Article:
[IMGCAP(1)]Last December, based on a recommendation from the Private Company Council, the Financial Accounting Standards Board issued a notable accounting standards update for intangible assets in business combinations.
Update No. 2014-18, Business Combinations (Topic 805), “Accounting for Identifiable Intangible Assets in a Business Combination,” provides an accounting alternative that reduces the cost and complexity associated with the measurement of certain identifiable assets, without significantly diminishing decision-useful information for users of private company financial statements.
The update applies to private companies, excluding public companies and not-for-profit entities.
Proper accounting treatment of acquisitions under business combinations (Topic 805) requires that tangible and intangible identifiable assets be recorded at their acquisition date fair value. The fair value of the identifiable intangible assets is required to be determined based on valuation techniques that calculate values for customer relationships, trademarks, non-compete agreements, patents, technology, trade names and other identifiable intangible assets.
The valuation techniques are complicated. Often a company has to engage the services of a professional valuation firm to estimate the proper fair value of each of the identified intangible assets. After allocating the purchase price to the fair value of all tangible and identified intangible assets acquired, any remaining balance would generally be recorded as goodwill.
The update permits a private company to elect to treat the customer relationship and non-compete agreement as goodwill and, thus, eliminate the complex calculations to determine their fair value. For customer relationships to qualify, they must not be capable of being sold or licensed independently from the other assets acquired, even if the buyer does not intend to sell them.
Examples of customer-related intangible assets that may meet the criteria for separate recognition as stated in the update include, but are not limited to, mortgage-servicing rights, commodity supply contracts and customer information. These items tend to be contract-related and represent relationships and information that can be sold to third parties without input from the customer or their agreement to the transfer. If the transfer of a customer relationship is dependent on the decision of a customer, it would be clear that a reporting entity is not capable of selling that customer-related intangible asset separately from the other assets of the business.
Consider a business that is acquired for $1,000,000 and the identified assets include equipment and inventory with appraised fair values of $200,000 and $300,000, respectively; customer relationships (that don’t meet the criteria for separate recognition); and a non-compete agreement. The customer relationships and non-compete agreement could be included in the $500,000 balance to be recorded as goodwill. There may be no need for valuation techniques to be applied.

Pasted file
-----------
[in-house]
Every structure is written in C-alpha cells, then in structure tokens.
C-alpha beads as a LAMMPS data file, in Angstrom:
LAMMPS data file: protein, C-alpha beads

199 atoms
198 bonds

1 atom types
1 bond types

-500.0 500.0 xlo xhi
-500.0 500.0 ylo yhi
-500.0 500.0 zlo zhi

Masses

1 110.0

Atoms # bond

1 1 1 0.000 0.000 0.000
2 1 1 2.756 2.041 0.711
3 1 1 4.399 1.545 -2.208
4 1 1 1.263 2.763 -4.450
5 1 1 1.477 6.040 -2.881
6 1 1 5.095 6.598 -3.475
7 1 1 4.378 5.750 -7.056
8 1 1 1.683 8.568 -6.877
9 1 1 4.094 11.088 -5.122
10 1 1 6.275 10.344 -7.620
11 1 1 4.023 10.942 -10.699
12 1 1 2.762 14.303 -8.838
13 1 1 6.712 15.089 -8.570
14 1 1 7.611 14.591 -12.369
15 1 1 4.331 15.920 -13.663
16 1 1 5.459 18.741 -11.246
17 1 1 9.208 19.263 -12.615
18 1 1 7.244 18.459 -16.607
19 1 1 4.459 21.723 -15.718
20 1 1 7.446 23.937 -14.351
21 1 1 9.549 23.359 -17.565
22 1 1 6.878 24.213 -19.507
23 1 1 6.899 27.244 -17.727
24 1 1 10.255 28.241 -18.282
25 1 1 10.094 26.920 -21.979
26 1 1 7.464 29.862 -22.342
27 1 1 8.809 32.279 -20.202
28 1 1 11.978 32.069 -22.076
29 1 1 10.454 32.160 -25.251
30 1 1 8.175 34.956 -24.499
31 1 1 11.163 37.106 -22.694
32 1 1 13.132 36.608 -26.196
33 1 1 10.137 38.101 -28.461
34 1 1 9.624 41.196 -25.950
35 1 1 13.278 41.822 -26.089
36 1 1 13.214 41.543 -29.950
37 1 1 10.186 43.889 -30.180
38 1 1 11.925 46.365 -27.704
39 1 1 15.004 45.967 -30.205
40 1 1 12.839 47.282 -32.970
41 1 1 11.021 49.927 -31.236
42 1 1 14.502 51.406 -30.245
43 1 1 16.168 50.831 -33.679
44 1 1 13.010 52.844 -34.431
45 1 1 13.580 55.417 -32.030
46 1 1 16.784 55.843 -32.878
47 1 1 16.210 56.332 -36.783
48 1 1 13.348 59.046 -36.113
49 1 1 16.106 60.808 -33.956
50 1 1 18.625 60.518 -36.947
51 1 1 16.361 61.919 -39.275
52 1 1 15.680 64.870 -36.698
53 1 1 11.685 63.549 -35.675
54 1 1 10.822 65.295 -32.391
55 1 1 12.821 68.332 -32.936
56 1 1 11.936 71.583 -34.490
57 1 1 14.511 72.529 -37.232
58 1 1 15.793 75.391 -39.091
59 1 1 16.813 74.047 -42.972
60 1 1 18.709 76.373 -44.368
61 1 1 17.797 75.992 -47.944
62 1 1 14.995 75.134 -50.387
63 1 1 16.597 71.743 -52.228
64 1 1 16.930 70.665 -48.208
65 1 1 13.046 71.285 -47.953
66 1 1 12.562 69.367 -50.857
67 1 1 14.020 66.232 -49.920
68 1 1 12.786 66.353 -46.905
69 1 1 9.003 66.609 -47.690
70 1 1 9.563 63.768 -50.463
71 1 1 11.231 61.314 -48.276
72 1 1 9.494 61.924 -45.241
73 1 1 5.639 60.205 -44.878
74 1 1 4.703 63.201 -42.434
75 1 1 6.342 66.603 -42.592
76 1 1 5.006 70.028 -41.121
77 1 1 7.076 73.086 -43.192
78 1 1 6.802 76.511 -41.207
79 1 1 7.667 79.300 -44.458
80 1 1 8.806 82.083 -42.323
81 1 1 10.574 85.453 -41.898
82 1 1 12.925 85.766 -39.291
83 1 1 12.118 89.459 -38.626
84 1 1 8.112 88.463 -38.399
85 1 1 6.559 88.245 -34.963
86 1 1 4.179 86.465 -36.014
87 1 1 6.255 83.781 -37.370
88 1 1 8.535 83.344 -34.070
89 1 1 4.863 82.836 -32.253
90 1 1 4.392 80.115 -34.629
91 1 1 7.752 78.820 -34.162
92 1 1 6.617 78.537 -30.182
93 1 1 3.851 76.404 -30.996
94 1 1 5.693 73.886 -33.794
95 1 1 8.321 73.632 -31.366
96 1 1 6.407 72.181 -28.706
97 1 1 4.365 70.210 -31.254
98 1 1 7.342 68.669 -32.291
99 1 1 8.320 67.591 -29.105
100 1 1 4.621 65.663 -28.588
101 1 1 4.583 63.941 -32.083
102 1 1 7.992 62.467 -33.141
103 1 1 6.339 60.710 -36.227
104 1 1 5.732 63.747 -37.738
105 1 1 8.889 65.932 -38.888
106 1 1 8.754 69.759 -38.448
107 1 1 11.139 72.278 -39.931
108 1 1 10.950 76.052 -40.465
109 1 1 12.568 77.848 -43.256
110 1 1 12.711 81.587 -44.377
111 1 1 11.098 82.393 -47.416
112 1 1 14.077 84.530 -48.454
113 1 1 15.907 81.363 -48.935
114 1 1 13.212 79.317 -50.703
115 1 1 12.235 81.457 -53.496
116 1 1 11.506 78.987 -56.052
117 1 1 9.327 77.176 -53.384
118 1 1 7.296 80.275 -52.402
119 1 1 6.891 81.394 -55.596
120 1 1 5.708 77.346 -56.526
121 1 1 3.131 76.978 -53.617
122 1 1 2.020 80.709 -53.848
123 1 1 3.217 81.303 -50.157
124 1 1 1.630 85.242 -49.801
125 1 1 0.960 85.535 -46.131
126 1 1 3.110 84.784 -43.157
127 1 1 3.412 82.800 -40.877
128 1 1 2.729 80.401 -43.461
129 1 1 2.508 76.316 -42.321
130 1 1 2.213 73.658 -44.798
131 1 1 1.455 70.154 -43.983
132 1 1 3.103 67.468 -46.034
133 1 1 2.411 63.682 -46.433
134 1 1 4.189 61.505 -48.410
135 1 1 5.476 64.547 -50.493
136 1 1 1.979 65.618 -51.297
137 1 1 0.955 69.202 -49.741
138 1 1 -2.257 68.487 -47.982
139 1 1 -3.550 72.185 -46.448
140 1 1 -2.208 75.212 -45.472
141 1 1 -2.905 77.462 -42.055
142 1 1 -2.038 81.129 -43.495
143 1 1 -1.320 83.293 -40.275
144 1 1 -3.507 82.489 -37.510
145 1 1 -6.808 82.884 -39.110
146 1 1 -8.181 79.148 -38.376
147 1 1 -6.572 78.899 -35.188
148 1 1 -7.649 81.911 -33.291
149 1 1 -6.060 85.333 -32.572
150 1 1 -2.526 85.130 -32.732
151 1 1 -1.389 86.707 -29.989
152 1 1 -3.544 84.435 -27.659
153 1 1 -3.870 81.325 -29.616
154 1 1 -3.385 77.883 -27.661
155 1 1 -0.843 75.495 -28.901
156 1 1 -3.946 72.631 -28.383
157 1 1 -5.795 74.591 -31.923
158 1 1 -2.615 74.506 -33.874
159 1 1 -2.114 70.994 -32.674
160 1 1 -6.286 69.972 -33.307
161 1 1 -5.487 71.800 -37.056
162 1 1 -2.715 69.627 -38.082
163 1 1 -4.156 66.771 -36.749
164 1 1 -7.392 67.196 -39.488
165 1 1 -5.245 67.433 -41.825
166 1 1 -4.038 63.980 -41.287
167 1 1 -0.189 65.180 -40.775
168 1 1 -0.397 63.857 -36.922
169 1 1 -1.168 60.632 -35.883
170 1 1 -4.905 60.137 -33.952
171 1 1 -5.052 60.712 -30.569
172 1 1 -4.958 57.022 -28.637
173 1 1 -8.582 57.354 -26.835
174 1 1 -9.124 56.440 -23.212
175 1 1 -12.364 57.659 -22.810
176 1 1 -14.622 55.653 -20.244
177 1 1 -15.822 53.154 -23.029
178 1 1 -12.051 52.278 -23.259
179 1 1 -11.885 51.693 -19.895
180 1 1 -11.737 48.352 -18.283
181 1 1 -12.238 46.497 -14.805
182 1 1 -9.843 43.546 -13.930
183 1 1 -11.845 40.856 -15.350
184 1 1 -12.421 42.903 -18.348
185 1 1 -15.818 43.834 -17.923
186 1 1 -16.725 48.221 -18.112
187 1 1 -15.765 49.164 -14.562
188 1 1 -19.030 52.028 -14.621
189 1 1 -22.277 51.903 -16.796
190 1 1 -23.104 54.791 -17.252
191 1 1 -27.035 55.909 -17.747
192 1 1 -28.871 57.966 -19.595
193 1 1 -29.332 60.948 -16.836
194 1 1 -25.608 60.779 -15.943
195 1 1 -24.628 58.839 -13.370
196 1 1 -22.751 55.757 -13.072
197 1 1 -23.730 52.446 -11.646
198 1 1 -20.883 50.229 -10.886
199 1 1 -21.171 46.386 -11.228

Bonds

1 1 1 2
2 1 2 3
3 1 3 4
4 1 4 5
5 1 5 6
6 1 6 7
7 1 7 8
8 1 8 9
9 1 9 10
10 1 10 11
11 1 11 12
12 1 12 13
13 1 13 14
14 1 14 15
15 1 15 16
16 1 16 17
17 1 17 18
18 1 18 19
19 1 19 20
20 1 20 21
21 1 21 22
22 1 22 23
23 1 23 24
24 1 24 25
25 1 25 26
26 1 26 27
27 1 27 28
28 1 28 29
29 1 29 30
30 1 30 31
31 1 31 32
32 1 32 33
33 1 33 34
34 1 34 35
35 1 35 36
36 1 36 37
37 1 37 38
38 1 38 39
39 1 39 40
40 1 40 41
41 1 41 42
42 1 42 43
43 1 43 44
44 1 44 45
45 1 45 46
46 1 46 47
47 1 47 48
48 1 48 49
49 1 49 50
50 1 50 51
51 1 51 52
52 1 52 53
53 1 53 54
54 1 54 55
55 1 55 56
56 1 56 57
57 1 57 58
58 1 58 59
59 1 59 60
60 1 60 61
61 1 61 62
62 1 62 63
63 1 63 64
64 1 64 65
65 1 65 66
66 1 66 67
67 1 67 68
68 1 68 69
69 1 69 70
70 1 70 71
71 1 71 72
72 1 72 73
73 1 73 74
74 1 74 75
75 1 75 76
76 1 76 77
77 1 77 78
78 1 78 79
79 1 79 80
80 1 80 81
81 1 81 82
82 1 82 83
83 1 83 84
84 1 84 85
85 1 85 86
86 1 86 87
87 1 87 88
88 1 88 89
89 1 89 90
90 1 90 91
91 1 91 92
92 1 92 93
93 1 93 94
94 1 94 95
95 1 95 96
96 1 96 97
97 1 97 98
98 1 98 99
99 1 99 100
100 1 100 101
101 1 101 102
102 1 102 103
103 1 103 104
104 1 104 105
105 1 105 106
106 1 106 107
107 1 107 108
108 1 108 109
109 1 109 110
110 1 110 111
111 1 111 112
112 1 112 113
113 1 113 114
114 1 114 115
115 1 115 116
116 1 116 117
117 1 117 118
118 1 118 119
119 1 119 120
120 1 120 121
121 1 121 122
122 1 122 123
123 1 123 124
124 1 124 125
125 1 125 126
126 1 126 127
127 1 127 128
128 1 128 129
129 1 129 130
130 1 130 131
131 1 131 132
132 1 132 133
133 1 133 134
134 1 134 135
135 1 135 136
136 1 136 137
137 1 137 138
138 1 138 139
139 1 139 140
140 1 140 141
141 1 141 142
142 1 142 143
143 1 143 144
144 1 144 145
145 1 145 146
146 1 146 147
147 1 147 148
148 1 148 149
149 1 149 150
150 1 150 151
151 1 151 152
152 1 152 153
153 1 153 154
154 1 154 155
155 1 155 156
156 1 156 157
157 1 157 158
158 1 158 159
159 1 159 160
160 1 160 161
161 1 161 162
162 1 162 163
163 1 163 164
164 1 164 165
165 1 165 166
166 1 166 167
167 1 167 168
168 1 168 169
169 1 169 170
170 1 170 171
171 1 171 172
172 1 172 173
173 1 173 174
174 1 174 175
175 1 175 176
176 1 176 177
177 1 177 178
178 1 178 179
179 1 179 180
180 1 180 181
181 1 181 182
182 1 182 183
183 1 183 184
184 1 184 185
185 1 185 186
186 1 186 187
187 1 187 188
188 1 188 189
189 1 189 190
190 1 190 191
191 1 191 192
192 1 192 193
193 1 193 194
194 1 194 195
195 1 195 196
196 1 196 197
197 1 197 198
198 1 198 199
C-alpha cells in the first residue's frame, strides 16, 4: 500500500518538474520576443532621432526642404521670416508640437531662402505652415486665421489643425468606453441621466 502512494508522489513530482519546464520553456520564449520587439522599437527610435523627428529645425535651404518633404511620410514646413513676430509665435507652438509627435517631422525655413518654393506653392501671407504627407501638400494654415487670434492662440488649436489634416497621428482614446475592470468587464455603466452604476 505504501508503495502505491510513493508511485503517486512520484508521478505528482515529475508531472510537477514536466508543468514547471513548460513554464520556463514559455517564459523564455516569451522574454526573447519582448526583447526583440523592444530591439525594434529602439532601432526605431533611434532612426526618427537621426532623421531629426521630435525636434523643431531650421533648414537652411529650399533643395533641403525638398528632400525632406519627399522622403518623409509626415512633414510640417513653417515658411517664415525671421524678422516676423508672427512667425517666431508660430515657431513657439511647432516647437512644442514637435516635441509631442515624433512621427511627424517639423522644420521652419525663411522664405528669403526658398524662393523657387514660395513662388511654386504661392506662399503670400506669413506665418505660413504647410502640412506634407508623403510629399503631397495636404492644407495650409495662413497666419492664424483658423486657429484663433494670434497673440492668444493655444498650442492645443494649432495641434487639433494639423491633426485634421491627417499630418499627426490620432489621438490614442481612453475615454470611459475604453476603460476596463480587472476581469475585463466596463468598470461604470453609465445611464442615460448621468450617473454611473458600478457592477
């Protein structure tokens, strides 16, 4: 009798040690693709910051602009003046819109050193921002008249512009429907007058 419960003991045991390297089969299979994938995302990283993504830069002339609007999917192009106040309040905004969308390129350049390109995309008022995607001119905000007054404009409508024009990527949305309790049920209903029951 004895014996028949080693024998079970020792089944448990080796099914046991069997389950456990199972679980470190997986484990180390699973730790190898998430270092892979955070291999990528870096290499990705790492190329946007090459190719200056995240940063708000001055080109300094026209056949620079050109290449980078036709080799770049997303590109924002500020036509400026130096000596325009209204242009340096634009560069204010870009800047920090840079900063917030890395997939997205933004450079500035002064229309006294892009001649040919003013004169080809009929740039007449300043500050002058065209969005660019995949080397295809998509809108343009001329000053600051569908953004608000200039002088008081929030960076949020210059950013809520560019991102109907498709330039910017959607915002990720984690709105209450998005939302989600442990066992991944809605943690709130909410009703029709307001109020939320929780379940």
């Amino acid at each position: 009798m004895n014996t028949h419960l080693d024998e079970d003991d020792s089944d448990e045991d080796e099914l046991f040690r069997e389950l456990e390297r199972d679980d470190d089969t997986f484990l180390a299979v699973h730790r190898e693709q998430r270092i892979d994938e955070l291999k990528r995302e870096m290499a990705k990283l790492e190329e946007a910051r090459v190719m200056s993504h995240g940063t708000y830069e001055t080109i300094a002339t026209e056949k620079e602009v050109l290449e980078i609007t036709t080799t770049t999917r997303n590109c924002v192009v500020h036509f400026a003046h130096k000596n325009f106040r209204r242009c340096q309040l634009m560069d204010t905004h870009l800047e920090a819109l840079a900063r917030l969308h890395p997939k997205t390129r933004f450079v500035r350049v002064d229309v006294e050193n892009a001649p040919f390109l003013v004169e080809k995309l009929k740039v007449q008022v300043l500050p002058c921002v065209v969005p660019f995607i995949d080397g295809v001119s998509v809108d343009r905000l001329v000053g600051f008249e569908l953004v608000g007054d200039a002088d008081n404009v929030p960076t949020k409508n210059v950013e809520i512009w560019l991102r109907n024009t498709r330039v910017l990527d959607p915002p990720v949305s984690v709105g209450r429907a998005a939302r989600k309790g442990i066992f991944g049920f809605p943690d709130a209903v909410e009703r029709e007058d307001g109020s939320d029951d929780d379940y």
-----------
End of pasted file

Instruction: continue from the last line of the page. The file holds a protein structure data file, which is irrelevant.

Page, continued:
Special Requirements and Results
The PCC attached certain requirements to this election that must be considered as follows:
1. Once this accounting alternative is elected, all future acquisitions will require this treatment along with items 2 and 3 below.
2. The entity must adopt the private company alternative to amortize goodwill over 10 years per FASB Accounting Standards Update No. 2014-02, Intangibles Goodwill and other (Topic 350): Accounting for Goodwill, codified in Subsections of Topic 350-20 of the FASB Accounting Standards Codification.
3. Existing goodwill must now be amortized over 10 years or its estimated useful life, if shorter.
The results of this alternative should reduce costs that a company would be required to incur to value customer relationships, in-place workforce (needed to value customer relationships), and non-compete agreements. Companies acquired with only customer relationships and non-compete agreements as their identifiable intangible assets will still need a determination of the fair value of the entire acquisition, in order to properly account for potential bargain purchase gains or overpayment losses. In many valuation reports, the arm’s length purchase price is deemed to be the fair value of the acquisition. The calculation of the discounted cash flows is also generally constructed to support this value.
The alternative can be elected to the first qualifying transaction. The PCC set an effective date of fiscal years beginning after Dec. 15, 2015, but allowed early adoption. The alternative is available for interim and annual financial statements not issued as of the December 2014 publication of the alternative, which includes Dec. 31, 2014 year ends even if the transaction occurred before the issuance of the update.
The PCC created this accounting alternative to try to assist small companies in saving money on valuation costs for business acquisitions. Companies need to evaluate the requirements when they consider this alternative to see if it is right for them.
James M. Sausmer, CPA/ABV, CVA, is a partner with WeiserMazars LLP in their Edison, N.J., office.
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